But, "by mid-year, we had reduced our inventory by 27 percent. That is a significant number and that got everyone's attention at our place."
Providers are abundant
Now, more than any time in history, a wealth of products and systems are available when it comes to implementing data standards to help better manage a company's inventory, says Ed Heon, CEO of DATAgility, who spoke to attendees at a first day session.
"If we ever had a time to be optimistic about widespread use of industry standards, that time is now," Heon says.
One hurdle to overcome, however, is getting companies' legacy software systems to unify data and programs, as the first order of business is internal, before moving to external success with trading partners.
"Legacy systems carry product data in myriad and sundry formats; the data needs to be complete," says Heon.
McCabe notes this fact when describing the process of turning Affinia's inventory system around.
"We had to create a new data stream that tied in information from all over the business," he notes. "If we'd been fortunate enough to be running our whole business on a single ERP (enterprise resource planning) system, this would have been easy. With the collection of legacy systems our folks had to work with, it was a little more difficult."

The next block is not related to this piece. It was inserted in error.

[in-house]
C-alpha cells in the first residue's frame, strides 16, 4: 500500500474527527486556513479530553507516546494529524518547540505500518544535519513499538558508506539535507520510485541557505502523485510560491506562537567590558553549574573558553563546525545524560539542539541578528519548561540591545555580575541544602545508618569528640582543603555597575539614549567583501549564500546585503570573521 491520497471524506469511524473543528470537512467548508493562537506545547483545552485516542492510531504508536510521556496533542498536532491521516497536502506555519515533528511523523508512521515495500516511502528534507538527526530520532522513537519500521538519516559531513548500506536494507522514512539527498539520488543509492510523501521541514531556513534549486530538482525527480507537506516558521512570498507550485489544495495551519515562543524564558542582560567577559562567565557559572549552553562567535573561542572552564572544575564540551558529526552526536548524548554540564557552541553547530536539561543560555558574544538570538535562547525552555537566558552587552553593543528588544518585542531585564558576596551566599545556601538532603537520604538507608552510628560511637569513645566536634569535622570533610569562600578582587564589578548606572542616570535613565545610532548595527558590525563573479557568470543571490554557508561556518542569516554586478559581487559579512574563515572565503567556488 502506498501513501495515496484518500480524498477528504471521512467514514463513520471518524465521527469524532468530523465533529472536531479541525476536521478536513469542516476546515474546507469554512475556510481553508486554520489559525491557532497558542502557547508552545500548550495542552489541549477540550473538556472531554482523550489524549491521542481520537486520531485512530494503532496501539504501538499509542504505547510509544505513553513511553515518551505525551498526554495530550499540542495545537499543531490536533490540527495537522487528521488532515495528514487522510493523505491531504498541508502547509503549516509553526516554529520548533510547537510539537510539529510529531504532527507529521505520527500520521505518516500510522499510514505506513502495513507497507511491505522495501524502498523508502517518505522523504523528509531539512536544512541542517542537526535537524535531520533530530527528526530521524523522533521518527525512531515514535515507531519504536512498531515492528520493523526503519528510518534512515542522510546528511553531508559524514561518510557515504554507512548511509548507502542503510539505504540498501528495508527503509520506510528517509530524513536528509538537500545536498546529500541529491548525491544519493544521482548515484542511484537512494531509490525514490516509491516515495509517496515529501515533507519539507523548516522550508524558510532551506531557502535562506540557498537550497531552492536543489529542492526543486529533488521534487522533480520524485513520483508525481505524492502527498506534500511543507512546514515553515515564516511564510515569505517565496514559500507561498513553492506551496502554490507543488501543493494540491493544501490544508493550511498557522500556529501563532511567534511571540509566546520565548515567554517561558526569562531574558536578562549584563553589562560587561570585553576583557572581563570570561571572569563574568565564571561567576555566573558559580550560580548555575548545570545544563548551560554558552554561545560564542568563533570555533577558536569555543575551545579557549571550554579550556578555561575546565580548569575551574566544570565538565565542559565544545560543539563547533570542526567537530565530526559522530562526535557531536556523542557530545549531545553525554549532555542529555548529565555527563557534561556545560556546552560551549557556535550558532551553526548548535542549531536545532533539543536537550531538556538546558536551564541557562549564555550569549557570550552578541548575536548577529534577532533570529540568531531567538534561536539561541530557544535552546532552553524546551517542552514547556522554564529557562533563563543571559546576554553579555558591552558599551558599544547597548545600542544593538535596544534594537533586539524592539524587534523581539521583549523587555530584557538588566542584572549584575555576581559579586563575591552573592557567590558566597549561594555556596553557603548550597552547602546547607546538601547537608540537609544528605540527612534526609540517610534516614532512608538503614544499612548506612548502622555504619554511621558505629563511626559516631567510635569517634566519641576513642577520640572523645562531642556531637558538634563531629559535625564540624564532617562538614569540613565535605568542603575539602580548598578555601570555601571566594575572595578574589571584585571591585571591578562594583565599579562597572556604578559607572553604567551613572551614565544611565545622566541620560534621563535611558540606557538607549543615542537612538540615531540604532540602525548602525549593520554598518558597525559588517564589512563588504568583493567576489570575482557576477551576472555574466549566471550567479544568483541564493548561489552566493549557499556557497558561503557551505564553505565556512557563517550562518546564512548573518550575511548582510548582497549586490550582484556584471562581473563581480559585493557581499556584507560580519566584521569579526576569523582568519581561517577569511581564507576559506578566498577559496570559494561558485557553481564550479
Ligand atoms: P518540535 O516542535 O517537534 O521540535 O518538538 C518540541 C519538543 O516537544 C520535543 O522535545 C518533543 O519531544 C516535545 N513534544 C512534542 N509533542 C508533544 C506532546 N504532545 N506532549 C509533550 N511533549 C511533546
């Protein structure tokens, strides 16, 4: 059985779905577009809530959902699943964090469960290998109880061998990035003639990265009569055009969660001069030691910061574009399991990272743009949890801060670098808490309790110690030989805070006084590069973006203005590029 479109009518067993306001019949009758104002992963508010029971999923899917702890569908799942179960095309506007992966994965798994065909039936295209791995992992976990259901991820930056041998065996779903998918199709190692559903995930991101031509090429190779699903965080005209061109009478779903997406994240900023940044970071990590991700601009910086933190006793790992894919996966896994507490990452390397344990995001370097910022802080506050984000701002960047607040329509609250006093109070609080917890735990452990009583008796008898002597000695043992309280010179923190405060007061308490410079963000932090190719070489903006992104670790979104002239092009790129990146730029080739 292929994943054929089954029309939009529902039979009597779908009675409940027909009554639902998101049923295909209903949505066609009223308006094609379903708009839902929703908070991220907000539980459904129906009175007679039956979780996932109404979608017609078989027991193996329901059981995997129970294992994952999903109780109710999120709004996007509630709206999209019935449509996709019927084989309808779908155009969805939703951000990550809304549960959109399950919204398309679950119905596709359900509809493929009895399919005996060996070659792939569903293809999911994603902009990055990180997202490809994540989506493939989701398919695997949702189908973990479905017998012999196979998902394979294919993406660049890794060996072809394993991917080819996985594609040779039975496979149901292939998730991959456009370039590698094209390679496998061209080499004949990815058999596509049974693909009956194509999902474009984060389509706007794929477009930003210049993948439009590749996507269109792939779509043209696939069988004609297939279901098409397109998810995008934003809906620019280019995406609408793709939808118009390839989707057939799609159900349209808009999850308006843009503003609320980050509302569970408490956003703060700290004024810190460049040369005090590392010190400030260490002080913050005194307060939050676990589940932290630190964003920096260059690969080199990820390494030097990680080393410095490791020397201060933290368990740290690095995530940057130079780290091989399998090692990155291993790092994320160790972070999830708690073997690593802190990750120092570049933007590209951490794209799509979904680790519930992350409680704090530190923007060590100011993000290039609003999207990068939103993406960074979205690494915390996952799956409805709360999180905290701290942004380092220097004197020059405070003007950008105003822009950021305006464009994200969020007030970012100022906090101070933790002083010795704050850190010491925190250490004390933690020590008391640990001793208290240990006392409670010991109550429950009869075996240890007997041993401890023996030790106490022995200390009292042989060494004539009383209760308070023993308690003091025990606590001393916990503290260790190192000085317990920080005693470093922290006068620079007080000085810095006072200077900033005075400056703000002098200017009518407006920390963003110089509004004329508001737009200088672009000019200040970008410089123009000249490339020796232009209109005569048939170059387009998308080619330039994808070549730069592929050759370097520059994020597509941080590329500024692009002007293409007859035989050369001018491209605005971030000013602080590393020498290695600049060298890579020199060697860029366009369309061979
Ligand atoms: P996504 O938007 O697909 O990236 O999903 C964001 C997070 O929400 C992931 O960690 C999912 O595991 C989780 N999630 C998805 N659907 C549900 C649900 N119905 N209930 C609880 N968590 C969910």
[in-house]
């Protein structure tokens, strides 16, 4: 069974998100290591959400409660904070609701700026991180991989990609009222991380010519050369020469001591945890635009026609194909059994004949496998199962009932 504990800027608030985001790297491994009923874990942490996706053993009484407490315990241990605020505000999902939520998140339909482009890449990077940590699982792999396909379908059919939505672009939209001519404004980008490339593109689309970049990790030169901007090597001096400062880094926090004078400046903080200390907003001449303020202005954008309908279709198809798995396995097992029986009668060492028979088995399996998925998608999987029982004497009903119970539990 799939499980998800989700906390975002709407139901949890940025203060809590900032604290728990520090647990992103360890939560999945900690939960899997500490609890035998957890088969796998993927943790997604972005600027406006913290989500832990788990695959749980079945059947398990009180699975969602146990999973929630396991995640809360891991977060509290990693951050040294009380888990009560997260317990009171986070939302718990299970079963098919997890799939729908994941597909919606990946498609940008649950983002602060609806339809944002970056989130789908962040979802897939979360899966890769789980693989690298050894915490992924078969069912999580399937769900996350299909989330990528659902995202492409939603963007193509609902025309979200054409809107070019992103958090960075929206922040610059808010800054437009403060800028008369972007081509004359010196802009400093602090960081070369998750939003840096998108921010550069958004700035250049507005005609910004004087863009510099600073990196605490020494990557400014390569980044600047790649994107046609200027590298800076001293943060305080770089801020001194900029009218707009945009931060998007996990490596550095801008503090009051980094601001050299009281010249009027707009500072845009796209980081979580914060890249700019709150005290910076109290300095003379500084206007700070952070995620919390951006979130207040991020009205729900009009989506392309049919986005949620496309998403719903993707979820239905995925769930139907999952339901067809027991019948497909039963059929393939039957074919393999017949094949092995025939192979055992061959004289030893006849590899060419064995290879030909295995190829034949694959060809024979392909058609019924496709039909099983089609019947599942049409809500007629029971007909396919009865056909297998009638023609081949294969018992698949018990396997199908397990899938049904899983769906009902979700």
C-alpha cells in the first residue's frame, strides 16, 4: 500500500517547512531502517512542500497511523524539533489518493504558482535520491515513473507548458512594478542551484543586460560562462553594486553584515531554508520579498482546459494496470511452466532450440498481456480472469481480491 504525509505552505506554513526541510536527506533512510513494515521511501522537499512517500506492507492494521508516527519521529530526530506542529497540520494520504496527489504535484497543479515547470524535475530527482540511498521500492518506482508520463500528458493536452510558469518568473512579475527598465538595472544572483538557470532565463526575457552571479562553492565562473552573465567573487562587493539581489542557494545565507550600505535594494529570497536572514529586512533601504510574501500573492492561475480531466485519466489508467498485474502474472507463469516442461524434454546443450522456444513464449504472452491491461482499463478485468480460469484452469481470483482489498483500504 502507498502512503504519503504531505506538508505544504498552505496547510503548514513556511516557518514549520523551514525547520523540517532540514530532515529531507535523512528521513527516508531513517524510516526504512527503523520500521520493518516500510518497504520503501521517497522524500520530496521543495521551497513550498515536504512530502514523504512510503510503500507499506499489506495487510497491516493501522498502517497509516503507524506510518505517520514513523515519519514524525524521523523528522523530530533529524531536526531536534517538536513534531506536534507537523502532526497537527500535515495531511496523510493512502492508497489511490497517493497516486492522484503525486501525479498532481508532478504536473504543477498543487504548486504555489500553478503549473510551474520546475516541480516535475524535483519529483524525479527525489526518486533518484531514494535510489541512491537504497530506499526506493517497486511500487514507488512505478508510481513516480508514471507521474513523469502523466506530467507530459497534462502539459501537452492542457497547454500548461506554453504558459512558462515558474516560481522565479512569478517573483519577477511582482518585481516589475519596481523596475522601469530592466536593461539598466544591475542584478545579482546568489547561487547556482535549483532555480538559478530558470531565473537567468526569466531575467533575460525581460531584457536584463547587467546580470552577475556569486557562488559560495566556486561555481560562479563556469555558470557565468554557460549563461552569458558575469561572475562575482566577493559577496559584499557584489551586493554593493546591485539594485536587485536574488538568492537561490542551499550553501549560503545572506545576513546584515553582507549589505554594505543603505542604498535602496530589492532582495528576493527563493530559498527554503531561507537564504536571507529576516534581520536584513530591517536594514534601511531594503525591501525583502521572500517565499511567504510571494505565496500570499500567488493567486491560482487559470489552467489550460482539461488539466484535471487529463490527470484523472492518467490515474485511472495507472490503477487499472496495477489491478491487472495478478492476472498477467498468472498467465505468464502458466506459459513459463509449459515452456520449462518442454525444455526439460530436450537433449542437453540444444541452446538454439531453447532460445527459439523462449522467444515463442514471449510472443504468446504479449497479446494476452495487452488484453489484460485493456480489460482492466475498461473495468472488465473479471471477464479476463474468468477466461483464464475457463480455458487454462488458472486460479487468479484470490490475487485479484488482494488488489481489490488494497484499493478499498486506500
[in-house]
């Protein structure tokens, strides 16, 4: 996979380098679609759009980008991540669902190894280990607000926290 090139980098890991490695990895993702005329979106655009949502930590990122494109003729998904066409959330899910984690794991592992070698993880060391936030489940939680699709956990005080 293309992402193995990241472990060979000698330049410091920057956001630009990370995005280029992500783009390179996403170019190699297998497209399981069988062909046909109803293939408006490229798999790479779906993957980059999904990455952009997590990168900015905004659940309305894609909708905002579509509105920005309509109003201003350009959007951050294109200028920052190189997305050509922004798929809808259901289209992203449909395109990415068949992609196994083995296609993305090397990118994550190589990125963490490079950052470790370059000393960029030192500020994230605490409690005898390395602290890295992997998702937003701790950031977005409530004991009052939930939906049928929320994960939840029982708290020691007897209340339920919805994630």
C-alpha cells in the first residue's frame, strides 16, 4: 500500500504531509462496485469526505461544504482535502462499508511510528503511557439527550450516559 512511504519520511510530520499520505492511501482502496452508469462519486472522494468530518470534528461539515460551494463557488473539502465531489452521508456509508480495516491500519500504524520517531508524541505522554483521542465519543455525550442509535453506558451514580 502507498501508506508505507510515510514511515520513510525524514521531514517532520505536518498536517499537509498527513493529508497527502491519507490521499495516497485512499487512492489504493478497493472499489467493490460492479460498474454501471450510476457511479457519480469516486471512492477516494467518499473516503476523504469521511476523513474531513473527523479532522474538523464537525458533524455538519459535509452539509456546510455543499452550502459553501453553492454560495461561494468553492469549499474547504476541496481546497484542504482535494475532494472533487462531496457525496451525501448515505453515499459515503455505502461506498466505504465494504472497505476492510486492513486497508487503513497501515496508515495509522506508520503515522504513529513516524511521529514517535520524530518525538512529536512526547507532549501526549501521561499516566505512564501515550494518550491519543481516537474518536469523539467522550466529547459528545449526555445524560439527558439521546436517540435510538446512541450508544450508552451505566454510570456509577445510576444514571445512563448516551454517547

He stresses collaboration, as following standards and controlling inventory is "everyone's job."
McCabe adds: "We're blessed to be in an industry that has standards. This is just the beginning. It's not an end-all."
Reinforcing this point, Heon says it takes approximately nine months to get data out into the aftermarket, as opposed to overnight, which is how it should be.
"We ought to be able to get product data disseminated at least within a week," he adds.
Every company also should have a chief data officer, says Heon, and if the company is large enough, this should be a full-time position.
Europe's quest for data compliance
The data situation in Europe initially was a mess, as there was a dearth of efficient data suppliers, too much cost in distributing the data and every supplier had its own definitions, says Ulrich Zehnpfenning, CEO of TecDoc and the eForum's keynote speaker.
"It was a bit like if the Penske racing team and Ferrari and BMW racing teams were on different racetracks and different lengths of racetrack," he says.
TecDoc has since set up a successful standards program and become a leading supplier of electronic parts information based on the PIES and ACES systems in the United States. The organization now is expanding its reach globally to areas like Israel, Turkey, Serbia, Russia and Latvia.
TecDoc has about 150,000 customers and comprises 31 shareholders, including Bosch, Contitech, Federal-Mogul, MAHLE, Hella, Honeywell, Valeo, Tenneco and Siemens VDO.
"The community's growing," says Zehnpfenning, who adds the community has increased from 21 data suppliers in 1994 (mainly from Germany) to 280 suppliers, which include Italian and French data suppliers, among others.
Additionally, TecDoc will launch its first Chinese catalog in the Chinese market this October.